Toll on the land

New Zealand farms see more fatalities every year than any other industry. Elaine Fisher reports.

If 14 politicians, nurses or teachers, or people from almost any other industry lost their lives at work in a year, something would be done.

“Why is it that we accept these fatalities in agriculture?” Andre Syben, owner of Ag Drive asks. The company is Waikato’s largest agricultural vehicle training provider.

The horrendous toll of death and injury and lack of action to prevent harm frustrate Andre and his team of trainers.

WorkSafe data shows that from January 1 – March 31 this year, there were five farm fatalities and 30 WorkSafe notifiable injuries. In the 12 months to January 2023, there were 14 fatalities. Annually there are more fatalities on farms than in any other industry in New Zealand.

“More needs to be done to keep people safe. One death is one too many. To have five in three months is frankly inexcusable.”

Andre says a culture shift and more commitment from the entire agricultural supply chain is needed to improve the statistics. He doesn’t want farmers facing more compliance and costs but wants the “whole food chain” involved.

“From corporates who farmers supply, to farm owners and employers of farm staff, and workers themselves, we all have a responsibility to keep everyone safe.

“Passing the buck, softening the message and only talking about it isn’t going to cut it. We need a serious commitment from industry and Government and a practical strategy to change the culture. Buy-in and support from corporate industry is what is lacking.

“Where are the corporates mandating that their suppliers meet stringent health and safety standards? Where is the Government? We need to take collective ownership. These organisations should be subsidising the cost of training to farmers to make it more accessible,” he says.

Programmes like Ag Drive’s vehicle and machinery training exist, and the health and safety frameworks are already there. “Training is only one part of the solution, and Ag Drive training focuses on building a safety culture.

“It’s not just about vehicle safety, it’s about the culture. One of the things we say to people is, if you think you shouldn’t be there, you’re probably right. Trust your intuition, trust your gut feeling. If in doubt, stop, think and assess the situation you’re in and take some time.”

AgDrive runs most of its one-day courses at the NZ National Fieldays Society (NZNFS) venue Mystery Creek Events Centre, near Hamilton, and began three years ago during the Covid-19 pandemic.

“We were operating a research and development agri-machinery business for an offshore company and Covid lockdowns impacted our ability to travel.

“We saw a gap in the market for agricultural machinery training courses and initially had funding from the Ministry of Social Development to deliver tractor driver training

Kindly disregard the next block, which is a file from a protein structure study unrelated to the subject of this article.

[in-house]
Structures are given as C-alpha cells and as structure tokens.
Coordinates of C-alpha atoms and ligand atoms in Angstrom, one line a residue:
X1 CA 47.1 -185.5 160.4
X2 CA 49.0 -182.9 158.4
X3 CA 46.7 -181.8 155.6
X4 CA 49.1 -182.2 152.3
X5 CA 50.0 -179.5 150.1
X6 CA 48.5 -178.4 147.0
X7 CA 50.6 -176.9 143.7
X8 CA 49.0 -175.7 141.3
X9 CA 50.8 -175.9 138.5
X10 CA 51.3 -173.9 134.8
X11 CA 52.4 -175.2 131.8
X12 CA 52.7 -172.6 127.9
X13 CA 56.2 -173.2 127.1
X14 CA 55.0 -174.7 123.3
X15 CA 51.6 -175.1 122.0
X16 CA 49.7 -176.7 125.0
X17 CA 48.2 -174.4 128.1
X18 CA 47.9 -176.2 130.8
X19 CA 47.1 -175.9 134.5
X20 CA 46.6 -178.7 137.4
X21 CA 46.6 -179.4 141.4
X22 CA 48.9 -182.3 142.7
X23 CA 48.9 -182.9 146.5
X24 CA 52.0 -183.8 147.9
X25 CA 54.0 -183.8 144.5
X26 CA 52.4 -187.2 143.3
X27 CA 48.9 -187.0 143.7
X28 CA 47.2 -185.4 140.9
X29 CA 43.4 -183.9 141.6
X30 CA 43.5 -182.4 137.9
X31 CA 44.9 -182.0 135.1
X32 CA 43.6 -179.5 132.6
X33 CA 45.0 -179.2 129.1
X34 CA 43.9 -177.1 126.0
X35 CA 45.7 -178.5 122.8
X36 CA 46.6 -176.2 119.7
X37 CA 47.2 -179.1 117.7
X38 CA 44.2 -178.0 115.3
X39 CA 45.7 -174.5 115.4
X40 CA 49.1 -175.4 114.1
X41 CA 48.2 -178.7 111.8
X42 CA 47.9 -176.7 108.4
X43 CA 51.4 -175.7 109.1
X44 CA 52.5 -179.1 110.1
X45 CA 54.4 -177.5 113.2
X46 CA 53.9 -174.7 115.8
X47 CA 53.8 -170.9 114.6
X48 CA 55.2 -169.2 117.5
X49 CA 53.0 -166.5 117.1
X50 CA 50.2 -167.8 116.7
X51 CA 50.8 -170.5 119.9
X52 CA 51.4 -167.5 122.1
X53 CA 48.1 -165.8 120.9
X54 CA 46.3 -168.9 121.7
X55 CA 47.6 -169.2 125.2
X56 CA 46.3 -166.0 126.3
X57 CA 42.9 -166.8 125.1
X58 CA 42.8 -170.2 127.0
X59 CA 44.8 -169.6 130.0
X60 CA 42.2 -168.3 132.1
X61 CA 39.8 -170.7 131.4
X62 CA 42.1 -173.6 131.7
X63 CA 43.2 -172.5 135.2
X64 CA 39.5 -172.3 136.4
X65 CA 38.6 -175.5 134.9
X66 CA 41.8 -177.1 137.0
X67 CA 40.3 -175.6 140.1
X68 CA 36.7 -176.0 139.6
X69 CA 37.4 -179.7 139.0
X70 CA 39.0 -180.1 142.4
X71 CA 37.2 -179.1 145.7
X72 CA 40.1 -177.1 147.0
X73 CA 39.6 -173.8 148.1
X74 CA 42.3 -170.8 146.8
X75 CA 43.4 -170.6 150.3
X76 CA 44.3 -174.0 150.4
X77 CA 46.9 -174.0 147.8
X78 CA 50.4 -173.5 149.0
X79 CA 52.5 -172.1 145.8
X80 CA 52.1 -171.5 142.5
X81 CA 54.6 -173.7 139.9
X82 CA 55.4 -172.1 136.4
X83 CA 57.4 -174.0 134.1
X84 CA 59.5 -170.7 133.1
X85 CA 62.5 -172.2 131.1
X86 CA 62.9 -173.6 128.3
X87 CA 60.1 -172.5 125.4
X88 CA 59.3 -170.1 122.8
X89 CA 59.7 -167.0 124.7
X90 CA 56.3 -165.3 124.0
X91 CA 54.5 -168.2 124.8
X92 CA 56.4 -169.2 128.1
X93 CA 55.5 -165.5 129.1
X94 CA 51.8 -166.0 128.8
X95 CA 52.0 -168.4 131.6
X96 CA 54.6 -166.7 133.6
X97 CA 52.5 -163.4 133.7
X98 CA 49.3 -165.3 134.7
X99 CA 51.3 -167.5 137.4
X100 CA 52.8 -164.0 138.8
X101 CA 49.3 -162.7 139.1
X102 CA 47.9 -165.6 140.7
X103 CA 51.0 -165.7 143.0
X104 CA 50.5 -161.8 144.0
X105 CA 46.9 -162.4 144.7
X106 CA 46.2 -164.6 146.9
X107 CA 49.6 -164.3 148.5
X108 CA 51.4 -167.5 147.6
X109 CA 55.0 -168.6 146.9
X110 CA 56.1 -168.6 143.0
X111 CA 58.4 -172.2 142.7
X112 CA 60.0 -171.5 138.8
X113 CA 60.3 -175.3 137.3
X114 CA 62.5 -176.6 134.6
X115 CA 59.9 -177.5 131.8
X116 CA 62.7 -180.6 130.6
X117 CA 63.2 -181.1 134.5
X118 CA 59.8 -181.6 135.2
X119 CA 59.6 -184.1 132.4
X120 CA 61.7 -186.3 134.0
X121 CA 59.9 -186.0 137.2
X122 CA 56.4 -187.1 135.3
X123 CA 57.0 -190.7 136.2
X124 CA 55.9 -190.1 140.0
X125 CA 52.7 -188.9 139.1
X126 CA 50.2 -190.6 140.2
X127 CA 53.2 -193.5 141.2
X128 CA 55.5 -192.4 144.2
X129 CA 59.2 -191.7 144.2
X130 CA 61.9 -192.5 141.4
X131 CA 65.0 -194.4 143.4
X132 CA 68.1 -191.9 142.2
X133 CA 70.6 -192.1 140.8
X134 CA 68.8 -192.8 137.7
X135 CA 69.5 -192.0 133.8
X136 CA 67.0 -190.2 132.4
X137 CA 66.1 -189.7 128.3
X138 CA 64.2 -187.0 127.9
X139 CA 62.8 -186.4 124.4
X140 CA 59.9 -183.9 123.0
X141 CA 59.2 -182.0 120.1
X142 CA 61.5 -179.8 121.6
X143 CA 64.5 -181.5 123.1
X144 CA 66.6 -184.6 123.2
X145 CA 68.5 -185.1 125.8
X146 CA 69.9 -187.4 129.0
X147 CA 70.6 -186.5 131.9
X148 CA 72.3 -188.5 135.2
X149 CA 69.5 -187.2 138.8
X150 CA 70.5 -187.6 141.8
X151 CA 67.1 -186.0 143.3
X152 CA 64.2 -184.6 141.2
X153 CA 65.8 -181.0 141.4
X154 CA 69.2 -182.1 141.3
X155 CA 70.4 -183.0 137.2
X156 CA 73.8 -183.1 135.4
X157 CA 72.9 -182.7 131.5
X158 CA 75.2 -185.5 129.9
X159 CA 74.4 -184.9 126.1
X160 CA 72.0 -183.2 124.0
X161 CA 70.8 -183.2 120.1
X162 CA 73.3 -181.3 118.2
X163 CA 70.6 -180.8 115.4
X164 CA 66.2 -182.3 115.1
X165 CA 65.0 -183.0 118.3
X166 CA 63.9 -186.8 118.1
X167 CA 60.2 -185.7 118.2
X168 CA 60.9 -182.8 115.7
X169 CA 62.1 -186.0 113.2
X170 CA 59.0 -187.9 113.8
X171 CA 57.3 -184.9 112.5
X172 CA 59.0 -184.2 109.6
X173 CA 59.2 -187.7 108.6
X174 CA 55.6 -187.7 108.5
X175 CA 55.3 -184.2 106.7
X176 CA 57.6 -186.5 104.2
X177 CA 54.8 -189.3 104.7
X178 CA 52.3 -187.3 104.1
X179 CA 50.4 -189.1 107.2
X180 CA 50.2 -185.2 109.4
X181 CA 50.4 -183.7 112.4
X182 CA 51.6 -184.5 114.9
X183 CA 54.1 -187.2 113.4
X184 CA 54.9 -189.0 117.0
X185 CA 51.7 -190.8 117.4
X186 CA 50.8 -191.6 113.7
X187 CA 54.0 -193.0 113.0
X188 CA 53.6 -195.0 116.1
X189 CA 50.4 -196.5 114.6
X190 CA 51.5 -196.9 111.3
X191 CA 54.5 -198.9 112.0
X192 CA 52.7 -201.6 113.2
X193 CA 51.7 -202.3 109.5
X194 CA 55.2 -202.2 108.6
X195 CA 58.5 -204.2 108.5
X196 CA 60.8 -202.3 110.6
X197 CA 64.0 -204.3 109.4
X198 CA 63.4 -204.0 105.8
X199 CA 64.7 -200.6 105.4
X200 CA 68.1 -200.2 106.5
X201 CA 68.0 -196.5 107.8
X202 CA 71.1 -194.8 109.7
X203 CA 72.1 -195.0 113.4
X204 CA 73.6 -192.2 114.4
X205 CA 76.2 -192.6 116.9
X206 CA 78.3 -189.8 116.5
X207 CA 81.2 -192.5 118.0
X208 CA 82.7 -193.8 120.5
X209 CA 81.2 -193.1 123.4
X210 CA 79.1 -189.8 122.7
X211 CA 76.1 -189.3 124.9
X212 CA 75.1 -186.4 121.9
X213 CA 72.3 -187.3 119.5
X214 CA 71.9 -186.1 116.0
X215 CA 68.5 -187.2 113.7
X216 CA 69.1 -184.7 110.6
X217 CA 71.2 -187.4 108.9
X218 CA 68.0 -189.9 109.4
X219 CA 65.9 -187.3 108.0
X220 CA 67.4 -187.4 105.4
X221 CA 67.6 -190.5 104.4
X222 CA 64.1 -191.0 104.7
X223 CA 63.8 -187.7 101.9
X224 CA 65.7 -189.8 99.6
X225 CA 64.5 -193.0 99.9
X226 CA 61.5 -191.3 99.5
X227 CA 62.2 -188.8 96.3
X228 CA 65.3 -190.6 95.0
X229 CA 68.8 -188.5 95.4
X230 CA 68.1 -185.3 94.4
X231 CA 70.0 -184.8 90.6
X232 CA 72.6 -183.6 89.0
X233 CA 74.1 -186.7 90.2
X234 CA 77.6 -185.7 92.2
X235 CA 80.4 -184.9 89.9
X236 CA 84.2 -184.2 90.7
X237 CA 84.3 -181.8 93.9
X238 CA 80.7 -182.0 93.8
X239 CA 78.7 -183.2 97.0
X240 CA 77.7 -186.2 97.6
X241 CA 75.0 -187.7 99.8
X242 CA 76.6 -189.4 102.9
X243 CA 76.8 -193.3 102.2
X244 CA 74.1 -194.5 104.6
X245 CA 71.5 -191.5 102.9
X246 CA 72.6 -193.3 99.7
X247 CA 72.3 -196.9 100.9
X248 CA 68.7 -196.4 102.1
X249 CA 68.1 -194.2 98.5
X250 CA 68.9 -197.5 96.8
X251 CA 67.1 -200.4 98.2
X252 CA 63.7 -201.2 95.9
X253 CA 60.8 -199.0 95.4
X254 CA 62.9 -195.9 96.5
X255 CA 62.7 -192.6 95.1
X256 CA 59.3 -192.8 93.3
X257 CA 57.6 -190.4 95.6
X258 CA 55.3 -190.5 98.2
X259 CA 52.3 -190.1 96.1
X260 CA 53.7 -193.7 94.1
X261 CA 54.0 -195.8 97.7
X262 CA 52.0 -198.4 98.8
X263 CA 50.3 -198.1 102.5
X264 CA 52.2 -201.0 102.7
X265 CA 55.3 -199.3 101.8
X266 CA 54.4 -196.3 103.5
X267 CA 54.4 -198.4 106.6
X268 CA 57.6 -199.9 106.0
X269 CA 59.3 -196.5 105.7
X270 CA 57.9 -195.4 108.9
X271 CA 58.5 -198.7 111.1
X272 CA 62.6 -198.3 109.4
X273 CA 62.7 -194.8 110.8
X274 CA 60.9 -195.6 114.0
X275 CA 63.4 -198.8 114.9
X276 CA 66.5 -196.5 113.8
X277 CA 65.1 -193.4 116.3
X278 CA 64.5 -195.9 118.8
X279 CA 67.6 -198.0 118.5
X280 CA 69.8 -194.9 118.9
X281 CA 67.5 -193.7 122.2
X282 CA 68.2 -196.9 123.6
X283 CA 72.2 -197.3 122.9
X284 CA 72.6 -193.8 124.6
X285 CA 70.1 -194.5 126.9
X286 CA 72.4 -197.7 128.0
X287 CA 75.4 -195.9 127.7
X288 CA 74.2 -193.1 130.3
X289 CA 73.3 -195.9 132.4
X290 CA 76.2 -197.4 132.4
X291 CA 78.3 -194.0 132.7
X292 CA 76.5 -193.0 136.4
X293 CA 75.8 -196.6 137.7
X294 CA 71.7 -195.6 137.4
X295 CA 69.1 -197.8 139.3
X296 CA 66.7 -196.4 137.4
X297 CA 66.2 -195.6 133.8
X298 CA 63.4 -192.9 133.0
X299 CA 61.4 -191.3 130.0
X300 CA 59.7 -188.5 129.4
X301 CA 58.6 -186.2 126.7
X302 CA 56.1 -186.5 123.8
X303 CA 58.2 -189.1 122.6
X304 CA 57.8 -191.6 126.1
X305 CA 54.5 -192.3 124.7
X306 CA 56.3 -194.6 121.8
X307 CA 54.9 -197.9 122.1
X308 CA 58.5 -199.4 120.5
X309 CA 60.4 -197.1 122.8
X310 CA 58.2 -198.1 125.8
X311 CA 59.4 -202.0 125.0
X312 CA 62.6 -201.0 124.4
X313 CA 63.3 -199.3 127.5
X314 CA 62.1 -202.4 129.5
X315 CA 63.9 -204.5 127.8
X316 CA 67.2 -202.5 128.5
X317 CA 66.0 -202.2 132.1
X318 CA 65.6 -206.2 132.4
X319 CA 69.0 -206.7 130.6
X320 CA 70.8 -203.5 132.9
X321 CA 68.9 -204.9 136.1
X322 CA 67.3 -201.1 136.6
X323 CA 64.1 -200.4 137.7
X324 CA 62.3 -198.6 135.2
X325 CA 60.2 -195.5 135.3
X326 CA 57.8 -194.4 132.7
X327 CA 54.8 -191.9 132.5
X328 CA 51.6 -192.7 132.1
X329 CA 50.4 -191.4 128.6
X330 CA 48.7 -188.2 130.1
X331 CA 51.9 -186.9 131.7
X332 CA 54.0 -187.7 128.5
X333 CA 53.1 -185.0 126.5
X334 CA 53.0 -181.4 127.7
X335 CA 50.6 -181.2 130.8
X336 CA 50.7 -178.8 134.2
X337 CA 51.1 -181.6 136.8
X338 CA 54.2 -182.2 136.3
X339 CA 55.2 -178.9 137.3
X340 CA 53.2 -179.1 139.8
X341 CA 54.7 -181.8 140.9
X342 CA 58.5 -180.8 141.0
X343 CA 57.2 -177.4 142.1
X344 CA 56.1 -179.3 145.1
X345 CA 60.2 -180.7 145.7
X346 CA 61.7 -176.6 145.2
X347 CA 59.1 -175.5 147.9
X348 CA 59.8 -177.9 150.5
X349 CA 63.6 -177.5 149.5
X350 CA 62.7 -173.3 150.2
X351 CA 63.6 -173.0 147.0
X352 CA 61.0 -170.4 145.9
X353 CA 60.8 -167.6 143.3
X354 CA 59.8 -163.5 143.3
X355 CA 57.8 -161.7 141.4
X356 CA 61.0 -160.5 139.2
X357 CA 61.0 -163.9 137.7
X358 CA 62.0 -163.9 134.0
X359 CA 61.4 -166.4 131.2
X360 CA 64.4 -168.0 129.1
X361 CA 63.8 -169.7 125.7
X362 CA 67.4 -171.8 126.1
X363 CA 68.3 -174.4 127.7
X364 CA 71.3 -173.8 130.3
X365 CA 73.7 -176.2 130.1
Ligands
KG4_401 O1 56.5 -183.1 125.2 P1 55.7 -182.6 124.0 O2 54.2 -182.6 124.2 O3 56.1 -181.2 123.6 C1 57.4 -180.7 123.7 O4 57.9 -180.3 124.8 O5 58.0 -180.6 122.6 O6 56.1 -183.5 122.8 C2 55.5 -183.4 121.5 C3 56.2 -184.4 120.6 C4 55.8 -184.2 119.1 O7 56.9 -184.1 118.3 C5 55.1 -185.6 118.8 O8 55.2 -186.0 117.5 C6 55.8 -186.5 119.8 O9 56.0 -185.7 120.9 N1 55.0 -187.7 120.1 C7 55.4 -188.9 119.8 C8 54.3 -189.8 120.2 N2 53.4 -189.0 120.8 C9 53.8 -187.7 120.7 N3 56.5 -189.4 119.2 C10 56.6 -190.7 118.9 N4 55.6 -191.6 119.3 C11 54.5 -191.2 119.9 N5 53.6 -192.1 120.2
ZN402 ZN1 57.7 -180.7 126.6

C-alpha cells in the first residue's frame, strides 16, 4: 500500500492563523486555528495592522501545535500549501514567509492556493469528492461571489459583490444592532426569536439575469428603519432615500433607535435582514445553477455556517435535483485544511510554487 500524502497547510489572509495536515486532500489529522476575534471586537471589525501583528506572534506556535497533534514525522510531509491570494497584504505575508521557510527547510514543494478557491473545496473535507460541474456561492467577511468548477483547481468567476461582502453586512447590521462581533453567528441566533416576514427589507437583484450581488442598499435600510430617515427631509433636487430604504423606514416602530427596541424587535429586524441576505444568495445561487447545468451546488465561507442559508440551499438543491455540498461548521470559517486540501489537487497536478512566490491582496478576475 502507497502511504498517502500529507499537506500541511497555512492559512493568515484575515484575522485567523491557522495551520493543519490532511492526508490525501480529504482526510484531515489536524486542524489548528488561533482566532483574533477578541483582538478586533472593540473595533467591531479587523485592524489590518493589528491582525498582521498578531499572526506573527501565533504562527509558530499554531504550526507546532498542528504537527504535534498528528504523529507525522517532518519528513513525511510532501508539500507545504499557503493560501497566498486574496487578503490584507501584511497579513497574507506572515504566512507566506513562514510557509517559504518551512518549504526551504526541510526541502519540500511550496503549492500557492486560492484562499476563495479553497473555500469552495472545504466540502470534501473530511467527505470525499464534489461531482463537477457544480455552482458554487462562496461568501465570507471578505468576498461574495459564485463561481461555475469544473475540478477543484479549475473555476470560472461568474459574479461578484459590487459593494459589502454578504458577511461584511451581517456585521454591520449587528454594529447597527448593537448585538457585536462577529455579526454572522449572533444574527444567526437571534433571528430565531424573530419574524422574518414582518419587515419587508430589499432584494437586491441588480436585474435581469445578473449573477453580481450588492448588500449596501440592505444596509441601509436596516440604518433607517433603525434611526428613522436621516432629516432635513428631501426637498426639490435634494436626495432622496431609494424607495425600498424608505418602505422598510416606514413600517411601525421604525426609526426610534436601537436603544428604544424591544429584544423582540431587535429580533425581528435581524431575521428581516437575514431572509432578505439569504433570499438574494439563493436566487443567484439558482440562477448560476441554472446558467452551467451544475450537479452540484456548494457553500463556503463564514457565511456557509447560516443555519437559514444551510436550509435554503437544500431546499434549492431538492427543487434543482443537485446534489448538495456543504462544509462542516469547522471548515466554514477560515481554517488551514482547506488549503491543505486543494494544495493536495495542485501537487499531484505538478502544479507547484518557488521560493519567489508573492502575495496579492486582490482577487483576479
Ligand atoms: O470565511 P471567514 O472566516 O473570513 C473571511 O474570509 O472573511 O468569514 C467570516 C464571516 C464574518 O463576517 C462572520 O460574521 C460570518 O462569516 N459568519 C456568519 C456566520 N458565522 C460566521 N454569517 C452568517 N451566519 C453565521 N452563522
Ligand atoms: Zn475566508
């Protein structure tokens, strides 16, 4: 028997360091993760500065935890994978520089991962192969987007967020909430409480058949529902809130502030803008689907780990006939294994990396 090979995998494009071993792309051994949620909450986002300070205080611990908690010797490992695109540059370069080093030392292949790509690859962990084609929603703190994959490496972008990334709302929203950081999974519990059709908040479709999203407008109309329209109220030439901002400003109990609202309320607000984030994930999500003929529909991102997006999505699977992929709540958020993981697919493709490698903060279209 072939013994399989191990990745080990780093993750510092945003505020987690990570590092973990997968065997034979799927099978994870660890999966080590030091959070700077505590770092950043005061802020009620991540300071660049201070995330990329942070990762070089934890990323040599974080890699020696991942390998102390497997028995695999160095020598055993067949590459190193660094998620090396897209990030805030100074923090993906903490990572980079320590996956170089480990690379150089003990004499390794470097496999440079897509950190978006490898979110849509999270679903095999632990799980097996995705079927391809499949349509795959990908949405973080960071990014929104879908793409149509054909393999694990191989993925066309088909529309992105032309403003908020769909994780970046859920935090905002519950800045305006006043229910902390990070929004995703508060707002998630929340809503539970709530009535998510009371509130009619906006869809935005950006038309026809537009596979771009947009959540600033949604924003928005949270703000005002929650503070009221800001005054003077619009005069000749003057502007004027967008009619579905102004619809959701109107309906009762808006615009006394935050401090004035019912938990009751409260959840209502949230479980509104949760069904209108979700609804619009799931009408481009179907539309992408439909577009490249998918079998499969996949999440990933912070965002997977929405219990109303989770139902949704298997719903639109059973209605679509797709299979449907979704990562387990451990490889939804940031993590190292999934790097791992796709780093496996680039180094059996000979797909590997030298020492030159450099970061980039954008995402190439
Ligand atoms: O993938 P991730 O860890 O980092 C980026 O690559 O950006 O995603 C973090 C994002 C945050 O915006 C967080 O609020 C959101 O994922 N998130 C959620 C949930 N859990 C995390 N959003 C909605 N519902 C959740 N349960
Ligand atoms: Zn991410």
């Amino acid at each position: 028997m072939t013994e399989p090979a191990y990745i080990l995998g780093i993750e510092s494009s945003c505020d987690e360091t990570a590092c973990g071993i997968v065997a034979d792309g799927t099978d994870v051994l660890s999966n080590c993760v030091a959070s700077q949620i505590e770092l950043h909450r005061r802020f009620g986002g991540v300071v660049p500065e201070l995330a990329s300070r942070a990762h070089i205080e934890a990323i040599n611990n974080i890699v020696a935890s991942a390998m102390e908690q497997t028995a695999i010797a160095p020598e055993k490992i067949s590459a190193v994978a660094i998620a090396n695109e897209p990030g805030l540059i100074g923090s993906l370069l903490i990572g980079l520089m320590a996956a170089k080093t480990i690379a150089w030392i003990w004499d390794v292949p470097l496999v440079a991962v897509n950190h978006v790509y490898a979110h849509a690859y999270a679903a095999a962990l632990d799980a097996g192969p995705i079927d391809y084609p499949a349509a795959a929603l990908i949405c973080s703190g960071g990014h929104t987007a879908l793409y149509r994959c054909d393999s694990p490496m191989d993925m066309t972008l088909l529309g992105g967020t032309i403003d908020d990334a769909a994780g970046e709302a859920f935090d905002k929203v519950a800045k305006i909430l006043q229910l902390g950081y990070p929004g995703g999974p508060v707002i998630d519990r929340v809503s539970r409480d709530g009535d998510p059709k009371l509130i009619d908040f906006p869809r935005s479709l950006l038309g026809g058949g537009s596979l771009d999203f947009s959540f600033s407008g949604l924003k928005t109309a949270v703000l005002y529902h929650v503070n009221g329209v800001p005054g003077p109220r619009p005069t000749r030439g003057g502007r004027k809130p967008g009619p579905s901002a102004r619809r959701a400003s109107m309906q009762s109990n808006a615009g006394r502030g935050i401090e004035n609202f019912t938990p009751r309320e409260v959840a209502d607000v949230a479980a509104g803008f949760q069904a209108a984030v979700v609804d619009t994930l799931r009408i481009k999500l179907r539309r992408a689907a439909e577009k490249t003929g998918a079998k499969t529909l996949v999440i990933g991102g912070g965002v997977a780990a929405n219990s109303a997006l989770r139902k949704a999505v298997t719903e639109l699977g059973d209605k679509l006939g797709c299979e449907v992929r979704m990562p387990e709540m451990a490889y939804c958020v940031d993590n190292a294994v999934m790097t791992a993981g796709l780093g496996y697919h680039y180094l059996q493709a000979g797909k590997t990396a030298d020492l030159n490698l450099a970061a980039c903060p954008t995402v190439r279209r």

to people who had lost jobs due to Covid.”

Once the funding ended the company moved to offering training in quad bikes, side-by-side vehicles, two-wheel bikes, chainsaws and tractors. As well as courses on the rugged terrain at Mystery Creek, the company takes its programmes on the road, training people on farms throughout the country.

“We are also working with some schools, delivering training to students in the use of chainsaws and motor bikes.

“As little time as possible is spent in the classroom. In fact, the classroom component can be done online so that the whole one-day course is spent on practical training.”

Training people to safely operate and maintain machinery and equipment will not only help prevent death and injury, it will also improve productivity and the agricultural industry’s reputation as a safe place to work, Andre says.

In speaking out about the shocking injury and death statistics through radio, television and print media in May, Andre says he opened a can of worms and copped some flak.

“I really don’t care. If what I said helps save one life, I’m on the way to achieving what I want to personally. Workers needed to come home safe.”

Ag Drive is putting its money where its mouth is to get things started. The Ag Drive ‘Change the Culture’ Campaign gave away 10 x 1 day machinery operation Ag Drive Courses for free, to the value of $6500. Winners were drawn at the 2023 National Fieldays.

The New Zealand Stats

  • 41 farmers have lost their lives in the last five years while working onfarm
  • Five deaths on farms between January 1 and March 31 this year
  • 14 agricultural fatalities in 2022 
  • 255 vehicle incidents causing injuries resulting in more than a week away from work in 2022 
  • 22,000 injuries a year – a lack of labour, big machines and lapses in concentration are blamed for more than 22,000 farm injuries a year
  • 45,000 injuries to farmers’ backs, fingers, shoulders, and knees registered in the last five years
  • 42,000 soft tissue injuries registered since 2020
  • 137,642 claims for harm on farm registered collectively across the agricultural sector since July 2016

 (Source Ag Drive and Worksafe)